Site 1 is near the boggy sources, so this is likely to be more acid.

By the time the water reaches Site 2, the water may be slightly less acid.

At site 3, sheep have access to the river – there were some in the field that day and this is their only source of water, so pollution of urine (acid) and faeces is likely

Site 4 is has no particular sources, so is likely to be close to neutral


Turbidity refers to how cloudy the water is due to the solids carried in it in suspension. High turbidity indicates a lot of suspended material while low turbidity means that it can be seen through quite clearly.

The turbidity determines how much light gets into the water and how deep it goes. Excess soil erosion, dissolved solids or excess growth of micro-organisms can cause high turbidity on a long term basis. All of these can block light. Without light, plants die. Fewer plants mean less dissolved oxygen. Dead plants also increase the organic debris, which micro-organisms feed on. This will further reduce the dissolved oxygen. No dissolved oxygen means other aquatic life forms cannot live in the water.

What I am expecting

Hypothesis 4: The turbidity will be the same at all sites

The water is stained dark brown from its sources in the bogs. The bottom can be seen as if through a brown stained glass window. I am unsure as to whether this means it has high turbidity. Will have to wait until the test to see the answer to that one.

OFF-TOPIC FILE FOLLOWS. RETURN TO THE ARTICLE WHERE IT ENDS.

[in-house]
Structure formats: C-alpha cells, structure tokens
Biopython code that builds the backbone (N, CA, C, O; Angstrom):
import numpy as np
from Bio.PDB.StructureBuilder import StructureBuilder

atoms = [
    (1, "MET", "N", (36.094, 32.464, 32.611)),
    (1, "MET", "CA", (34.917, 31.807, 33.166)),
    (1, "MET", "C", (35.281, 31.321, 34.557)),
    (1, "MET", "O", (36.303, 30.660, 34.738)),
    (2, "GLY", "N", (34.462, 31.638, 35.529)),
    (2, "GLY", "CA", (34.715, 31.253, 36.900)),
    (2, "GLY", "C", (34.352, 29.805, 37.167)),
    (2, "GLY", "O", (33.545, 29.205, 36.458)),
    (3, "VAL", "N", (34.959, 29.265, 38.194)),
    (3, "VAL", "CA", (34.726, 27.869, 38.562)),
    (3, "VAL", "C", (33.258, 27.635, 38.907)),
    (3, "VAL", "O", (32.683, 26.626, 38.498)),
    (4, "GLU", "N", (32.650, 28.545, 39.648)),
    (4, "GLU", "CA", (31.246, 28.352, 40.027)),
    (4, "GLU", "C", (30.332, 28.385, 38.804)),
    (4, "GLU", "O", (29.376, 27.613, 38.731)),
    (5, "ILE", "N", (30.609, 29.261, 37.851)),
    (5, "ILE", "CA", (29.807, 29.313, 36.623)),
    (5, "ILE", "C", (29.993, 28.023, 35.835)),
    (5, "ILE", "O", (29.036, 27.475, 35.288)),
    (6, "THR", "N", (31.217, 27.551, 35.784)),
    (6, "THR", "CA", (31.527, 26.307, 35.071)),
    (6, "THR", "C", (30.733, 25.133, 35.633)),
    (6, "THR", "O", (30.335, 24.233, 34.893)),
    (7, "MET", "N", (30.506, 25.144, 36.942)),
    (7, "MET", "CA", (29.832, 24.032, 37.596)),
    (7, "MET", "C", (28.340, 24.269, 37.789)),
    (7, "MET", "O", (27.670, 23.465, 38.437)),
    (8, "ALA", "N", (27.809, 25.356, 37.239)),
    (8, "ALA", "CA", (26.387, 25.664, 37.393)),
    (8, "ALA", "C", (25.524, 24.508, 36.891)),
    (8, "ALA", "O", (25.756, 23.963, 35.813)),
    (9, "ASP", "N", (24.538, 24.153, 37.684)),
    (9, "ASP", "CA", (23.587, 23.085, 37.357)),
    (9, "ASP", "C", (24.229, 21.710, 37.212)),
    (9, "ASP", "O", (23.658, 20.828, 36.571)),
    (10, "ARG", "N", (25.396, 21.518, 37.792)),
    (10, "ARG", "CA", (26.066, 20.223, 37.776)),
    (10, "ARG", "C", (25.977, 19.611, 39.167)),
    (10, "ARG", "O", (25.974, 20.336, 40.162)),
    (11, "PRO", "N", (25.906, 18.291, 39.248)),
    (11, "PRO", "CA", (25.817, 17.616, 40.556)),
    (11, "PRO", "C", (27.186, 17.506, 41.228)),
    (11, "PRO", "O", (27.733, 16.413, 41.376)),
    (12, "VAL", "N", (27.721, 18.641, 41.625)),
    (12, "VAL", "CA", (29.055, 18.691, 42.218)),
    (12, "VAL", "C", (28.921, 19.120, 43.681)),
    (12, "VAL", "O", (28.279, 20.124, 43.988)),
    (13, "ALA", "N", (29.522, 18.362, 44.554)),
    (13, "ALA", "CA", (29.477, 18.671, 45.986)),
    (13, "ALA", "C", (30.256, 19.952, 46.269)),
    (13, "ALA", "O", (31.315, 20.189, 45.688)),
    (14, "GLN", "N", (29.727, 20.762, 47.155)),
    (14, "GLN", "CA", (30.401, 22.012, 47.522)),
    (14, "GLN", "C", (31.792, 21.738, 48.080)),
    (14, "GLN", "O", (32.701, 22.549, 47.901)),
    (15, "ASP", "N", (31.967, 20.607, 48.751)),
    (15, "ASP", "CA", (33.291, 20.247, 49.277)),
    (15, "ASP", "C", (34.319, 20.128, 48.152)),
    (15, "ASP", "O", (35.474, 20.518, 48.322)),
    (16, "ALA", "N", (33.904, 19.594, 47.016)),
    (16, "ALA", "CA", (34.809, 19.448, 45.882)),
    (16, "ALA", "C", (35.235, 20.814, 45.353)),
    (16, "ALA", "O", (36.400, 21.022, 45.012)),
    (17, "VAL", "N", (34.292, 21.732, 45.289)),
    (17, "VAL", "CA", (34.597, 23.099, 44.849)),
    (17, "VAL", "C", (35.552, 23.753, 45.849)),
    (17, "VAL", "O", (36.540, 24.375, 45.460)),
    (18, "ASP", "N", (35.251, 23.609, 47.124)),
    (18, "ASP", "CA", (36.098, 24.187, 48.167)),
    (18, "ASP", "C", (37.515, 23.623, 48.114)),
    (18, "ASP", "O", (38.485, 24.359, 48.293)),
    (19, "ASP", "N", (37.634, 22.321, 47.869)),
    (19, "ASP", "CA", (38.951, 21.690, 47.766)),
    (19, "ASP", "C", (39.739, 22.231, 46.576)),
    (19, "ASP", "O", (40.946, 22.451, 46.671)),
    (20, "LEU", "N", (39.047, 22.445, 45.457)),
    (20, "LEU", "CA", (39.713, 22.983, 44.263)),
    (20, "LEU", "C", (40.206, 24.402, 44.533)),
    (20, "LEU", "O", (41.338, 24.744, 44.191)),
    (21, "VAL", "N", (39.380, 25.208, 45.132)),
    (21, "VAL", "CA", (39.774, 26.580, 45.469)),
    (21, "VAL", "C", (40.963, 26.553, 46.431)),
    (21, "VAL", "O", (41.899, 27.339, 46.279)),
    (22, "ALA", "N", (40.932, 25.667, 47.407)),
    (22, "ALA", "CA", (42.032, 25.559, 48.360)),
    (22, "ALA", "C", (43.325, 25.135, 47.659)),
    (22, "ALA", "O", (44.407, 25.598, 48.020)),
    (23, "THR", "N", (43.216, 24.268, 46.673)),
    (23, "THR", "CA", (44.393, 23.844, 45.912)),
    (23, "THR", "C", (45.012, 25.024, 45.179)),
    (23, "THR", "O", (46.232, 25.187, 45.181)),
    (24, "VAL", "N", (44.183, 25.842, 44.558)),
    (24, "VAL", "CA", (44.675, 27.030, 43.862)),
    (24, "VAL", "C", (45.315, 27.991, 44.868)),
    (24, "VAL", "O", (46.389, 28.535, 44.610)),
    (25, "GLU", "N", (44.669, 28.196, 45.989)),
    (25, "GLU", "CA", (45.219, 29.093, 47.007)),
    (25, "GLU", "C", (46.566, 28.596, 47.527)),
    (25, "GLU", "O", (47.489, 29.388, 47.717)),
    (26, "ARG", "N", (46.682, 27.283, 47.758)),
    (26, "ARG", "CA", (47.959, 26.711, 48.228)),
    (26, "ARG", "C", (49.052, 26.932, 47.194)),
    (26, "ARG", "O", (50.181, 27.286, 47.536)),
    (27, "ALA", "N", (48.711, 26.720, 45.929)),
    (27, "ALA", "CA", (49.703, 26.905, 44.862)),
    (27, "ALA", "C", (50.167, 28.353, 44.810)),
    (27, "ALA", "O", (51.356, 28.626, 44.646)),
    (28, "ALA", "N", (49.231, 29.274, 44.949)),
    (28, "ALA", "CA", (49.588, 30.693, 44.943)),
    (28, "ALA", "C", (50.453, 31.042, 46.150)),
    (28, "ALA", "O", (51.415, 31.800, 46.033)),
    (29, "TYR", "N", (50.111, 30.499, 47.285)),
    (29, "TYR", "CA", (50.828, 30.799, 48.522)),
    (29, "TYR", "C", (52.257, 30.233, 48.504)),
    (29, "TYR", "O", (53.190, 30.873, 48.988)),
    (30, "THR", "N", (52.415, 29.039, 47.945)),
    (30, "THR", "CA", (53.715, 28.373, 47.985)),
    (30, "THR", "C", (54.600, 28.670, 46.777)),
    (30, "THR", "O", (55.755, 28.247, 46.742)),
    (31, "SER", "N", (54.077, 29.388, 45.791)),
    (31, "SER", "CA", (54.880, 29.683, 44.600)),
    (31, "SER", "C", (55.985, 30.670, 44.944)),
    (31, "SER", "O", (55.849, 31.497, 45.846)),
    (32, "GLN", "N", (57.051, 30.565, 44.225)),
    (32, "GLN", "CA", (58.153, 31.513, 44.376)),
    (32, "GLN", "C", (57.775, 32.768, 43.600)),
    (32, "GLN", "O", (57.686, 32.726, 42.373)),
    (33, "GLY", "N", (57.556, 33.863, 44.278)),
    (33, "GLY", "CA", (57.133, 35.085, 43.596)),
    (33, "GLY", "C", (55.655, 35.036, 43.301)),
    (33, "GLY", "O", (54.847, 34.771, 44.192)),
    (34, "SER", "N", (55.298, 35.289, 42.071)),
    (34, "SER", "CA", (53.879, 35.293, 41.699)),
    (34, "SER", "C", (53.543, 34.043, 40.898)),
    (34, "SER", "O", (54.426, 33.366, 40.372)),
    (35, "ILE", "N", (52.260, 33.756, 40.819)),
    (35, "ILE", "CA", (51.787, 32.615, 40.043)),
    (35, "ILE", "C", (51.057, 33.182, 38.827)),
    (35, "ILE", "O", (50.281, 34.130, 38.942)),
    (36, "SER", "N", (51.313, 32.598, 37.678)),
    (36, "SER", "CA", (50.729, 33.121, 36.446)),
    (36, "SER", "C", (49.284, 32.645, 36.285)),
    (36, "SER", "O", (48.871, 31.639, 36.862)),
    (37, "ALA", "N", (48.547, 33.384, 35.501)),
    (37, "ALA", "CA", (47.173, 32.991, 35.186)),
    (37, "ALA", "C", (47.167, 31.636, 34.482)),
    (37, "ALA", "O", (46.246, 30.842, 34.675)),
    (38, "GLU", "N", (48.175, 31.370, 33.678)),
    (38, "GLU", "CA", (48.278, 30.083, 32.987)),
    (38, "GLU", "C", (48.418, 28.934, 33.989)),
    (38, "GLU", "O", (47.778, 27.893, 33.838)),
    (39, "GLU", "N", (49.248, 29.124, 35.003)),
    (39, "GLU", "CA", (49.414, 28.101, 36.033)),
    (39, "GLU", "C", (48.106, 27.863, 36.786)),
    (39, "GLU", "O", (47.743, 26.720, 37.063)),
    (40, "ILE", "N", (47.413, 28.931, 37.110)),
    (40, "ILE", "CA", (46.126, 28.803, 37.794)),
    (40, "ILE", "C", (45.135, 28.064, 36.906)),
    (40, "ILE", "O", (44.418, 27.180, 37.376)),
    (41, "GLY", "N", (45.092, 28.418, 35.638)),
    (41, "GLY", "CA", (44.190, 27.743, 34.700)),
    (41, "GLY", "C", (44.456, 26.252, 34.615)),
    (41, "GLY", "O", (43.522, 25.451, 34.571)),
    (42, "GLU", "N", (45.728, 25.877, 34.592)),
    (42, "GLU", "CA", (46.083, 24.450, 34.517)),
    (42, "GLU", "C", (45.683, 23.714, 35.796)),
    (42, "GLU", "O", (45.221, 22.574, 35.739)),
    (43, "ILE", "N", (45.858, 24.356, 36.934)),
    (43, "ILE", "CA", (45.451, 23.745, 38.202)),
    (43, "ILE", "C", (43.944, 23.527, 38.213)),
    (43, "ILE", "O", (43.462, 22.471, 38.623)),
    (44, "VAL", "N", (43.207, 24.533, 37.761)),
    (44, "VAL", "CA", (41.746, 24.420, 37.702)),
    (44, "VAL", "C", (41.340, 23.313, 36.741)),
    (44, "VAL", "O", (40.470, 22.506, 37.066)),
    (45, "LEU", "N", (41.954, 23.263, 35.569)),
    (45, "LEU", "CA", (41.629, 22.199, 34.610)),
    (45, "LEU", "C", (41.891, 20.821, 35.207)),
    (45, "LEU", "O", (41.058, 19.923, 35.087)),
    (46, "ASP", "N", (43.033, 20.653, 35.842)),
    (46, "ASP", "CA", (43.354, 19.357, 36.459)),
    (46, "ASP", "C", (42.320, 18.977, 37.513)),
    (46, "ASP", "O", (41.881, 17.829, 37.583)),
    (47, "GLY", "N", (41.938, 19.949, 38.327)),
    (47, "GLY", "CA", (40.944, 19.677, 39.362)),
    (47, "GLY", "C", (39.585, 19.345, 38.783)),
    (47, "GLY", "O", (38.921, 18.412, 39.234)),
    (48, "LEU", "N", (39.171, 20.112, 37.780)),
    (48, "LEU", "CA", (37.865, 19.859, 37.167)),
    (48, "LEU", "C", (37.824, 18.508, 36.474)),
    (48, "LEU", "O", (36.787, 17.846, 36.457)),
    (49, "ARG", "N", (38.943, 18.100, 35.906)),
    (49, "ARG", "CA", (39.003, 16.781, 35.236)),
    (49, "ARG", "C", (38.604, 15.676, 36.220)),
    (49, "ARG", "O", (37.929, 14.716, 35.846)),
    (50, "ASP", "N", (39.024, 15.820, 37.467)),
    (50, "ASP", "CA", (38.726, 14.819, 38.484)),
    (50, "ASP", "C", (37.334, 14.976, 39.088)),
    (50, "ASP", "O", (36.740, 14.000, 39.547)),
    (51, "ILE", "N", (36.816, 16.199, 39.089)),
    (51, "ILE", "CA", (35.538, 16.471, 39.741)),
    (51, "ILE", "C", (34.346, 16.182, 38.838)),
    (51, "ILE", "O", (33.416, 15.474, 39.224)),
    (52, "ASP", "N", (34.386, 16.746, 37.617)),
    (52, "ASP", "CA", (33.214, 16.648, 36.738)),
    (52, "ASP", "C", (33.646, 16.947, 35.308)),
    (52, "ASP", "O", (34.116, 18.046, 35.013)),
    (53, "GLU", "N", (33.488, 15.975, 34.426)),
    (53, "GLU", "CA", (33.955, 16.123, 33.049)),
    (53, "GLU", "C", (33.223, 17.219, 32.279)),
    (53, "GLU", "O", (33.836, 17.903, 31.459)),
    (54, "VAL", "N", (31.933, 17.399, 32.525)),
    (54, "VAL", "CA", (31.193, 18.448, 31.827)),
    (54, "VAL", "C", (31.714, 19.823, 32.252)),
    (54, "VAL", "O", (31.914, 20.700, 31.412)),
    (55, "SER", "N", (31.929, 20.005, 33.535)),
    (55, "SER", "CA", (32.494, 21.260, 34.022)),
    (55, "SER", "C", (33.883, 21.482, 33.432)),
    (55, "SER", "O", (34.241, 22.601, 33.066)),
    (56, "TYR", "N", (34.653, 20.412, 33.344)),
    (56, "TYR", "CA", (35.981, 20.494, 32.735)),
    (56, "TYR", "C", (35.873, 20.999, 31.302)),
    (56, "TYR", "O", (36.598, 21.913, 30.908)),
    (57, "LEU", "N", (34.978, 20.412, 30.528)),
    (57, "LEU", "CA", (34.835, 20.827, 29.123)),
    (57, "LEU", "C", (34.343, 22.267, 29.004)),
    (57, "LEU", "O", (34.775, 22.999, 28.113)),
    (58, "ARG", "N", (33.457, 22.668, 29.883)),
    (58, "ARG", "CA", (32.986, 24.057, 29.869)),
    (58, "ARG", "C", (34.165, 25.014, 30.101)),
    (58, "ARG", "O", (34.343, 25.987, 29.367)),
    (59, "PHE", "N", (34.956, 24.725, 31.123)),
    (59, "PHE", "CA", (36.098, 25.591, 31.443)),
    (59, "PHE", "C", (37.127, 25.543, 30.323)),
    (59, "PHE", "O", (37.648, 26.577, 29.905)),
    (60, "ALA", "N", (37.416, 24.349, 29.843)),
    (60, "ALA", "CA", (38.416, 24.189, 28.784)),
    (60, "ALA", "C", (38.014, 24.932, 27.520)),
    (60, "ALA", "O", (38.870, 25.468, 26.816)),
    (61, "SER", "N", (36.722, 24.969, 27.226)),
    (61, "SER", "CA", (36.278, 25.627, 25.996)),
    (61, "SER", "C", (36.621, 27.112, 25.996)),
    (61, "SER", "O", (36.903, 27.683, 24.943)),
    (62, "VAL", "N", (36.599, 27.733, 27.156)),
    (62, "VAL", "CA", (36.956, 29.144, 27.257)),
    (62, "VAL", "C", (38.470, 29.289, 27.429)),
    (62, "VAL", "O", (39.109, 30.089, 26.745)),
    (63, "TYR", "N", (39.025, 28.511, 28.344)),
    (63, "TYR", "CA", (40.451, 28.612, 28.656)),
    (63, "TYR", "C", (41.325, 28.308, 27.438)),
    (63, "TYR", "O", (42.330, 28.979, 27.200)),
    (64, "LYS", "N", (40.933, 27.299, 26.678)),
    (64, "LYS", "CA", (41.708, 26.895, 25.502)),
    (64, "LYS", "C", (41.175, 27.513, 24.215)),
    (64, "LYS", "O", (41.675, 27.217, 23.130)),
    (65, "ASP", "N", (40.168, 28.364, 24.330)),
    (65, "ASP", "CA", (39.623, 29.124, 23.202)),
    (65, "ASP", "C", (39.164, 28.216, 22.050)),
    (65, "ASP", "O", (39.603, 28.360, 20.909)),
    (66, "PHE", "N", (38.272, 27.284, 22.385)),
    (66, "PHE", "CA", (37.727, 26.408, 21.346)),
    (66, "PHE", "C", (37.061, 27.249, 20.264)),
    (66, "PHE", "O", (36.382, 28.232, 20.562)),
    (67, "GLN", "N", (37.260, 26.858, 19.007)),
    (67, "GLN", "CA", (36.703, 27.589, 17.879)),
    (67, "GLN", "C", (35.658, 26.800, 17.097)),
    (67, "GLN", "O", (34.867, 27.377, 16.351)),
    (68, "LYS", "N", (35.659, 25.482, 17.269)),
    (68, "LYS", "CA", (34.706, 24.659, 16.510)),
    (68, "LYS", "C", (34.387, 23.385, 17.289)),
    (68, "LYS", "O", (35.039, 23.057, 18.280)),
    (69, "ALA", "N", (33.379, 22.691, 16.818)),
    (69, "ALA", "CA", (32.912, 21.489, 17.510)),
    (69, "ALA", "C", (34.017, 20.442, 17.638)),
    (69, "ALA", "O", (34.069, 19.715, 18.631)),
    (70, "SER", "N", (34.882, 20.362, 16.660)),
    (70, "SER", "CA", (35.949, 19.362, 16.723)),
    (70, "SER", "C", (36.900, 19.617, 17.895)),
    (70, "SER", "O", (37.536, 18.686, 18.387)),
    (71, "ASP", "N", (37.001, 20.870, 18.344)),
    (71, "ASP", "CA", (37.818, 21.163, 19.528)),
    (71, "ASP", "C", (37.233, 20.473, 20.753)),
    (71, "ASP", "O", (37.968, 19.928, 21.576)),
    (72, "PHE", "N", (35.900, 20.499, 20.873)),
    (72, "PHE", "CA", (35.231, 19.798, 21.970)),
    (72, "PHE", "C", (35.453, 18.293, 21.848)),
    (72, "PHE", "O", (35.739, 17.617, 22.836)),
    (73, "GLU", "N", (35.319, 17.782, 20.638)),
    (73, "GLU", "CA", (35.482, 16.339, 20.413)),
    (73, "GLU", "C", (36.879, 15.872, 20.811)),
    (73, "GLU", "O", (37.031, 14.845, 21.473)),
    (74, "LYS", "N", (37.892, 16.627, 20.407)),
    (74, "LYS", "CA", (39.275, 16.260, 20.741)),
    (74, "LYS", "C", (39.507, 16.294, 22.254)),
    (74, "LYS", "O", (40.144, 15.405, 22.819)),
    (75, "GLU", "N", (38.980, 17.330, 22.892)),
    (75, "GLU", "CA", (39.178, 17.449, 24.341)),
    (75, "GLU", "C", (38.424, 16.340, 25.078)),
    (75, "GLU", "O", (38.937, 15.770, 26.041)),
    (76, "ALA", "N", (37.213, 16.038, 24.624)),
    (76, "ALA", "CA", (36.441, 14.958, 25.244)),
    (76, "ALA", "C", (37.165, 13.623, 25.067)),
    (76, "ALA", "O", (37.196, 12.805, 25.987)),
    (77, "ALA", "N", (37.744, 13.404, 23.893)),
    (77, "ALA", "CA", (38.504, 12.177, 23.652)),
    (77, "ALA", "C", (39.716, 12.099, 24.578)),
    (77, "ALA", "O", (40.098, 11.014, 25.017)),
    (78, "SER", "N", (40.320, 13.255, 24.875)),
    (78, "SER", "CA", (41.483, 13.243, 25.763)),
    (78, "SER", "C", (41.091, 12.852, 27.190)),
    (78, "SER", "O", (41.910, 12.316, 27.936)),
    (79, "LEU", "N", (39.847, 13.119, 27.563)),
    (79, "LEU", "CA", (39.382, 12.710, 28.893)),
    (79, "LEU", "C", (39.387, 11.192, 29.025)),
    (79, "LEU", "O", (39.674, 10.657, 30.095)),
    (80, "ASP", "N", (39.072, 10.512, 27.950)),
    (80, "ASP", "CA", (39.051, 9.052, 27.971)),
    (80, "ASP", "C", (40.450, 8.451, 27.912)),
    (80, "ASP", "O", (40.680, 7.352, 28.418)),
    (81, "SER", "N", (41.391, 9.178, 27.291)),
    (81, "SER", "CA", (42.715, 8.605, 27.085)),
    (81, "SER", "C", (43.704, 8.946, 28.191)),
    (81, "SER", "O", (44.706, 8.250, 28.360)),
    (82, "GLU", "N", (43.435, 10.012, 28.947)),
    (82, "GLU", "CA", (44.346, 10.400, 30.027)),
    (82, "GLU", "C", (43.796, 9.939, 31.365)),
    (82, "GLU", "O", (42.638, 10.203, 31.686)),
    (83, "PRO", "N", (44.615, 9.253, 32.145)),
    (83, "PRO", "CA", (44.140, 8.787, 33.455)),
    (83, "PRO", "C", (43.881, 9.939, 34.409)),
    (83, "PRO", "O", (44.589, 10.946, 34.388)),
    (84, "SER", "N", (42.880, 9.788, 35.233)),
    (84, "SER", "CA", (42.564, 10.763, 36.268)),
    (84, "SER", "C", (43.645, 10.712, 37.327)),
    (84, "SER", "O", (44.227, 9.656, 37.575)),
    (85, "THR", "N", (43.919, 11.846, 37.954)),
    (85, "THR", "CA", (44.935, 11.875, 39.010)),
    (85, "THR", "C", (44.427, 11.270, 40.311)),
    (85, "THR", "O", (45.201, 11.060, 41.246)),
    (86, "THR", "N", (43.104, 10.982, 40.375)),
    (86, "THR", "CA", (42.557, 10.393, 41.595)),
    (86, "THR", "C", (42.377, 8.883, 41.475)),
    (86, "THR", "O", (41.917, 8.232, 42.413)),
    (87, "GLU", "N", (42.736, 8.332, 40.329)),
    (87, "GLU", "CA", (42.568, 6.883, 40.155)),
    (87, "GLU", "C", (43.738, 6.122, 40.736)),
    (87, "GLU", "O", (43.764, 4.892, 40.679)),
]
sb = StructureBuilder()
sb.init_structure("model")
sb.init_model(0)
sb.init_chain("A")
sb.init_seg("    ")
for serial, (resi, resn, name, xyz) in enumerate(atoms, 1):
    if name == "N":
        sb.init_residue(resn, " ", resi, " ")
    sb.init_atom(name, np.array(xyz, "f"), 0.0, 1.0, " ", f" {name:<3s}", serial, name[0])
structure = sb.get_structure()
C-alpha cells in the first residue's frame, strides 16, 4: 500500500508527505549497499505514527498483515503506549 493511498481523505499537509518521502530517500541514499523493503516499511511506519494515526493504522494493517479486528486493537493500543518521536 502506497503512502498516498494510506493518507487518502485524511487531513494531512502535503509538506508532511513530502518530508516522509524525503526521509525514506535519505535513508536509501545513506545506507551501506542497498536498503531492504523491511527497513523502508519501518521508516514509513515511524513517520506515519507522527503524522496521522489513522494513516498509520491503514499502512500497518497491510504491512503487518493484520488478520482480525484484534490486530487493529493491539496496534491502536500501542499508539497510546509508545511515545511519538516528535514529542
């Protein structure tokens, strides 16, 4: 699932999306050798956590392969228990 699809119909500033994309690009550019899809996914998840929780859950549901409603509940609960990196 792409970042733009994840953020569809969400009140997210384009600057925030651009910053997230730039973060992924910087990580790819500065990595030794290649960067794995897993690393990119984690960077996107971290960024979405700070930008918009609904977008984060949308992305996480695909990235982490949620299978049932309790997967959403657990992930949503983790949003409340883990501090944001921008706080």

The velocity of the river:

In general, the steeper the slope, the higher the velocity. But there are other factors involved in the exact velocity of a particular place. Some parts of a river, for example on the outside of a bend the velocity is likely to be faster, while on the inside slower than the average. In mountain streams, large boulders can create currents and eddies that may either speed up or slow down the speed of the water.

What I am expecting

Hypothesis 5: The velocity will decrease the further the site is from the source

I would expect from the general rule, the velocity would decrease down stream, getting slower as you proceed from site 1 to site 4. But it would also seem likely that  site 2 would have a higher velocity that the others. However, given that the river was divided and very rocky on site 2, the velocity here could not be measured.

The width, depth and cross-section of a river:

The width, depth and cross-section all change according the rainfall that has occurred in the recent past. All of these will increase if recent heavy rainfall has occurred.

In general as more water is added to a river from tributaries you would expect it to get wider and deeper. However, in some places a river might become much wider but shallower, if the river banks were gentle. Also if it passed through a narrow gap, the river might become much deeper but narrower.  So it is the cross-section that has some consistency, and that should increase as the river passes down stream.

What I am expecting

Hypothesis 6: The estimated cross-section will increase the further the site is from the source


Is the amount of water passing a particular point in cumecs (cubic metres per second) and can be found by multiplying the velocity in metres by second by the cross-sectional area in square metres. As more water is added, then in general, you would expect the discharge to increase down stream.

Hypothesis 7: The estimated discharge will increase the further the site is from the source.